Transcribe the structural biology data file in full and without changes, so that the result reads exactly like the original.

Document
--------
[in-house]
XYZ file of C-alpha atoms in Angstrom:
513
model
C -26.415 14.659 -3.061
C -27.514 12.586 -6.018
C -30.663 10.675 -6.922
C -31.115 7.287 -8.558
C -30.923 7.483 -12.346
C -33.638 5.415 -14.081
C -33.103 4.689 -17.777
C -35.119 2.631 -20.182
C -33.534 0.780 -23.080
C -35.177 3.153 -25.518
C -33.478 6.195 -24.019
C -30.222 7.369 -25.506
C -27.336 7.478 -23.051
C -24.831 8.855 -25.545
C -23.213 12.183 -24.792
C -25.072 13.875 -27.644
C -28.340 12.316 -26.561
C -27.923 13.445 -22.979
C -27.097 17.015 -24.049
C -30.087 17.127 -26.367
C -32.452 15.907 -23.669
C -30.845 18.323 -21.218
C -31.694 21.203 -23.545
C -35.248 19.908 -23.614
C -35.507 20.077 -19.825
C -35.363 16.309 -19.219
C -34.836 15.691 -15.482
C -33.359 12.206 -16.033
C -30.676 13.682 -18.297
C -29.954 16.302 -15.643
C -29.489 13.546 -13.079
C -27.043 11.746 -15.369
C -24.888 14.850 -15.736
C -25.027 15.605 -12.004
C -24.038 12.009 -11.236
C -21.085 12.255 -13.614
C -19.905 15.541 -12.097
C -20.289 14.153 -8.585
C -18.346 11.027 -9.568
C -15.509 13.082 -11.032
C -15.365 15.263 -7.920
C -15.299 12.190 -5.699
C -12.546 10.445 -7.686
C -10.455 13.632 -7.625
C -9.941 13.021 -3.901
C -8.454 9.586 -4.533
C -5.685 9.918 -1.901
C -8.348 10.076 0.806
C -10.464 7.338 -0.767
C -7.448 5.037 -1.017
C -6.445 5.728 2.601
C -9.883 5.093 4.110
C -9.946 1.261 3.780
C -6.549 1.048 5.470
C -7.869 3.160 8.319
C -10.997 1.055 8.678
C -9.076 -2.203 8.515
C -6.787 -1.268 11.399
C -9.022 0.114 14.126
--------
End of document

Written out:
[in-house]
XYZ file of C-alpha atoms in Angstrom:
513
model
C -26.415 14.659 -3.061
C -27.514 12.586 -6.018
C -30.663 10.675 -6.922
C -31.115 7.287 -8.558
C -30.923 7.483 -12.346
C -33.638 5.415 -14.081
C -33.103 4.689 -17.777
C -35.119 2.631 -20.182
C -33.534 0.780 -23.080
C -35.177 3.153 -25.518
C -33.478 6.195 -24.019
C -30.222 7.369 -25.506
C -27.336 7.478 -23.051
C -24.831 8.855 -25.545
C -23.213 12.183 -24.792
C -25.072 13.875 -27.644
C -28.340 12.316 -26.561
C -27.923 13.445 -22.979
C -27.097 17.015 -24.049
C -30.087 17.127 -26.367
C -32.452 15.907 -23.669
C -30.845 18.323 -21.218
C -31.694 21.203 -23.545
C -35.248 19.908 -23.614
C -35.507 20.077 -19.825
C -35.363 16.309 -19.219
C -34.836 15.691 -15.482
C -33.359 12.206 -16.033
C -30.676 13.682 -18.297
C -29.954 16.302 -15.643
C -29.489 13.546 -13.079
C -27.043 11.746 -15.369
C -24.888 14.850 -15.736
C -25.027 15.605 -12.004
C -24.038 12.009 -11.236
C -21.085 12.255 -13.614
C -19.905 15.541 -12.097
C -20.289 14.153 -8.585
C -18.346 11.027 -9.568
C -15.509 13.082 -11.032
C -15.365 15.263 -7.920
C -15.299 12.190 -5.699
C -12.546 10.445 -7.686
C -10.455 13.632 -7.625
C -9.941 13.021 -3.901
C -8.454 9.586 -4.533
C -5.685 9.918 -1.901
C -8.348 10.076 0.806
C -10.464 7.338 -0.767
C -7.448 5.037 -1.017
C -6.445 5.728 2.601
C -9.883 5.093 4.110
C -9.946 1.261 3.780
C -6.549 1.048 5.470
C -7.869 3.160 8.319
C -10.997 1.055 8.678
C -9.076 -2.203 8.515
C -6.787 -1.268 11.399
C -9.022 0.114 14.126